On the other hand, if in a group of friends someone lies with the purpose of refraining from attending or inviting a certain member of the group to a given social gathering, the eventual discovery of the lie by the rest of the friends or the victim himself will not entail more than what is usually known as a “social sanction,” i.e., a change of concept about the person of the offender. In these cases expressing a negative opinion about the offender or “retaliating” with a similar attitude in turn would not have to carry any social sanction. Or perhaps yes, if the offender is offended by the interpretation given to his actions or considers the retaliation disproportionate or illegitimate. Logically, this can lead to an escalation of sanctions, but since this does not involve relevant interests for society nor does it generally lead to events of physical violence, everything remains at the level of the empirical social norms system.

Finally, if the interests involved gain social relevance -for example, retaliations involve events of physical violence-, positive legal norms begin to be activated that clearly demarcate the antecedents and responsibilities of each party and the compensation and sanctions to be determined and applied by part of an impartial tribunal. This is because, as is well known, one of the main tasks of the law is to “keep the peace.”

[Editor’s note: this is Part 1 in a 12-part series; the essay in its entirety can be found here.]

People: neither blithering idiots nor towering geniuses

Or is it that they’re both?

As a young libertarian first exposed to economics (actually it was my third exposure where it took) I was struck with an exciting proposition: people don’t need the government to look after them because (we’ve assumed that) they’re rational! In that case, government can almost only ever do harm. Add in some public choice and Austrian insights and you’ve got a water tight defense of liberty.

But actually you don’t. Because as it turns out, people might actually be complete morons. I’ll bet if you marketed a brand of bottled water as having never been warm–cleaned with pre-chilled filters made in iceland, and never poured into room temperature bottles–it would sell. But if that’s the case, the world should be a scary place. People would be doing ridiculous things and electing ridiculous politicians to help them act even more absurdly.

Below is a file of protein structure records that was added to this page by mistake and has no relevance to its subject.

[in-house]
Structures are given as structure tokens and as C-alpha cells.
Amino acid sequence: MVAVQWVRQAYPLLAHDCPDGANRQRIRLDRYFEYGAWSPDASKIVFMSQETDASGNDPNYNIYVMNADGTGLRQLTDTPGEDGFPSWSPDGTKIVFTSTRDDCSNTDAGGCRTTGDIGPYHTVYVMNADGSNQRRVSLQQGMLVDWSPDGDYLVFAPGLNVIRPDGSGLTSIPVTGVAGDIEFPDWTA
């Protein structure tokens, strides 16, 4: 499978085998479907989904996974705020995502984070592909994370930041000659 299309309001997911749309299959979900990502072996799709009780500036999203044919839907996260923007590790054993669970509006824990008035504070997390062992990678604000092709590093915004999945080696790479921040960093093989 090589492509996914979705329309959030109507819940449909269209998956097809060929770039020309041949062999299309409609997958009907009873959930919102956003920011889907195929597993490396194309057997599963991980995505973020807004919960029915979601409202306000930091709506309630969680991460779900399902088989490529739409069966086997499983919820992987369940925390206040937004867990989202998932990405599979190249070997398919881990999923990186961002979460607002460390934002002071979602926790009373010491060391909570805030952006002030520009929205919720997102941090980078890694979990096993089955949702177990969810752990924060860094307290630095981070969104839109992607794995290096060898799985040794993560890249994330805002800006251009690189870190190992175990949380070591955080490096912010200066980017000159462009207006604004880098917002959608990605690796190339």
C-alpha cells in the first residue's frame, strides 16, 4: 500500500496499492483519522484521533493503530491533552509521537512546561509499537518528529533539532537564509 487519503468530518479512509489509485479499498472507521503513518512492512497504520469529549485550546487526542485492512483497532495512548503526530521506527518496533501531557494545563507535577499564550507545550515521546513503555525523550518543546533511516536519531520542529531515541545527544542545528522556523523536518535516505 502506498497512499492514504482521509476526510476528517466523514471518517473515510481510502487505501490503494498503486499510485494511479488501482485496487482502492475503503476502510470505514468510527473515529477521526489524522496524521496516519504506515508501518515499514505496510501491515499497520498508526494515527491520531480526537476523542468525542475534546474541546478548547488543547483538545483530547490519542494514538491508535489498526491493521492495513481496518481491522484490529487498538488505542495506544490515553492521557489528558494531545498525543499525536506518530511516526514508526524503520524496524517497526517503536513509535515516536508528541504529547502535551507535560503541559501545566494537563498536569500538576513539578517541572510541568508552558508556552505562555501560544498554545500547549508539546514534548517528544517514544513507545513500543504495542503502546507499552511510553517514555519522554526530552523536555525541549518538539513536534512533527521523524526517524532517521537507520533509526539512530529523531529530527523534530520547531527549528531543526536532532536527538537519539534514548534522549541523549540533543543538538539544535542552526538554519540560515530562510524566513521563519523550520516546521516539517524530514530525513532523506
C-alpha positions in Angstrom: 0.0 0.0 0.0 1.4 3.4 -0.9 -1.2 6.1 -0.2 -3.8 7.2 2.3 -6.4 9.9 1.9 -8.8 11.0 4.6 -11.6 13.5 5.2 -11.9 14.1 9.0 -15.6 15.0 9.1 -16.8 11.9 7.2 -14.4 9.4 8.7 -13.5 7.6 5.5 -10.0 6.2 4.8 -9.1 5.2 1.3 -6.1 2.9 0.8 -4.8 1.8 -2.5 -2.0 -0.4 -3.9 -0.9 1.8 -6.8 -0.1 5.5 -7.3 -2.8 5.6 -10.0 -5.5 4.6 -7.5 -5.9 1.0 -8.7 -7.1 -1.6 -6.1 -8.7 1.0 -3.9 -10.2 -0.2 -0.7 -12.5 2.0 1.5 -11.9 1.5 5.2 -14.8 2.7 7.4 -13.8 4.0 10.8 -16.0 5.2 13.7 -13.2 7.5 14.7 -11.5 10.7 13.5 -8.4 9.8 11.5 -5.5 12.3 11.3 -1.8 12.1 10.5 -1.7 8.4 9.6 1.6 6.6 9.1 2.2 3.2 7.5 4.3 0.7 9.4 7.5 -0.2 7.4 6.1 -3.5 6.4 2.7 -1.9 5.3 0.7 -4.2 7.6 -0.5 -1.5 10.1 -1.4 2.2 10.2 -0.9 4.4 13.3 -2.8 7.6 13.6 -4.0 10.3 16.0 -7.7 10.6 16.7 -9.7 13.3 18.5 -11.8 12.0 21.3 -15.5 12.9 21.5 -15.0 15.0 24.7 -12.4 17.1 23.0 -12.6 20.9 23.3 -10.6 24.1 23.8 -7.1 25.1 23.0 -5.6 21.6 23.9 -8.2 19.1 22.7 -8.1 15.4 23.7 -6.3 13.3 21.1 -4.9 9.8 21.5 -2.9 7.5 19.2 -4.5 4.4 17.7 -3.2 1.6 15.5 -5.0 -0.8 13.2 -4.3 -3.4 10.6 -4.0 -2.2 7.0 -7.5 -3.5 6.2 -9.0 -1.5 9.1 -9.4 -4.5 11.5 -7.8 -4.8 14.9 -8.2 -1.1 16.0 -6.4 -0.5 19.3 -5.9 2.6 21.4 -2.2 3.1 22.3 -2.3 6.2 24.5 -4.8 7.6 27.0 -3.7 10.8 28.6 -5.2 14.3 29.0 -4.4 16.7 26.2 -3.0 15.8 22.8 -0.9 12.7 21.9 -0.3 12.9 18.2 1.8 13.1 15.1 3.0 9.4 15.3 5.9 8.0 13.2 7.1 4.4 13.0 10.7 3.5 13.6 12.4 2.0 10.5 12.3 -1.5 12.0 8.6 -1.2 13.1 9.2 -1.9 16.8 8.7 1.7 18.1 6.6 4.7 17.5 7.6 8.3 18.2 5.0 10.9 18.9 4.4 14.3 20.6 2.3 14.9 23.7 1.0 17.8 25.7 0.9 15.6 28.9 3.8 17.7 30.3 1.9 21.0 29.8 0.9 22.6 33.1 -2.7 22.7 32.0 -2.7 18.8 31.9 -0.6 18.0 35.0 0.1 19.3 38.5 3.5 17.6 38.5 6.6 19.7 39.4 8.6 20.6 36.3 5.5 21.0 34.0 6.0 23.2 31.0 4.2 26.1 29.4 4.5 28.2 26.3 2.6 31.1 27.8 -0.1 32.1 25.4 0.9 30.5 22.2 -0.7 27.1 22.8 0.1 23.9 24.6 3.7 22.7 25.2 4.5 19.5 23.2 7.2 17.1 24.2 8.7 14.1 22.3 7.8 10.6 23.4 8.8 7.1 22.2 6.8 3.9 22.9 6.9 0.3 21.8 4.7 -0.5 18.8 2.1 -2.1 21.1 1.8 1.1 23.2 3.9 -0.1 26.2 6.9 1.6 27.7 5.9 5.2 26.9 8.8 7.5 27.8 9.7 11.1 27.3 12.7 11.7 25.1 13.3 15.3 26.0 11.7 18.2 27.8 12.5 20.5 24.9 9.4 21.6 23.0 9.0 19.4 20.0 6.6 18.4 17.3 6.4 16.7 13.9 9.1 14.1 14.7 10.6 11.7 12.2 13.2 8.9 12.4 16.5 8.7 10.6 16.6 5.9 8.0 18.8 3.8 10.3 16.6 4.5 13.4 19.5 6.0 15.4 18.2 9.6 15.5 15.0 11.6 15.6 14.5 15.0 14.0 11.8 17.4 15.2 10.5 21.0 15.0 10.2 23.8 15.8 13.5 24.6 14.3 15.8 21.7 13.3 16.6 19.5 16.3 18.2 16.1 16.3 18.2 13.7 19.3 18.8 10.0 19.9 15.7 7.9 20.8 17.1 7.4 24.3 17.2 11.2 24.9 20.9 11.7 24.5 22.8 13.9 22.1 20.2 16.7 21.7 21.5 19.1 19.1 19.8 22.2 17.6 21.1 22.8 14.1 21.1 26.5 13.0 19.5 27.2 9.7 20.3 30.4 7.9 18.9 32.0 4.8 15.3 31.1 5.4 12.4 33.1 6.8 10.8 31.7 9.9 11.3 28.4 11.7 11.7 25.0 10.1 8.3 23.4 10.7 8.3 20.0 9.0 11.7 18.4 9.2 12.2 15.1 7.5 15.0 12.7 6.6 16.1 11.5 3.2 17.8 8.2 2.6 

I’m an economist and I still do plenty of irrational things. But it turns out that first taste of economics was econ of a particular variety: the study of what is rational. Not the study of how people rationally act. That’s not to say it’s worthless. David Friedman put it well in Hidden Order: if people are rational some times and act randomly other times, then we can still make useful predictions about their behavior. But I don’t think that economics is some sort of half-science that assumes away randomness in order to study some portion of people’s actions.

Mostly, I think the study of rationality lays a foundation, and offers a puzzle, to allow further study of ecological rationality. The world is orderly and roughly follows the predictions we make when we assume individuals are rational. And yet people seem far from rational. What gives?!

It turns out we have to pay attention to institutions. These often hidden rules of the game direct our actions and embed our learning in social rules. Those crazy (probably imaginary) sociologists might have been on to something when they said that individuals’ actions are shaped by social forces. It’s not that people don’t have autonomy, it’s that people don’t exist in a vacuum.


Yes they are.

What’s my point? Learning a little bit of economics goes a long way to making good arguments for liberty, but it doesn’t go far enough. We live in an a much more interesting world than the one we learn about in econ 101.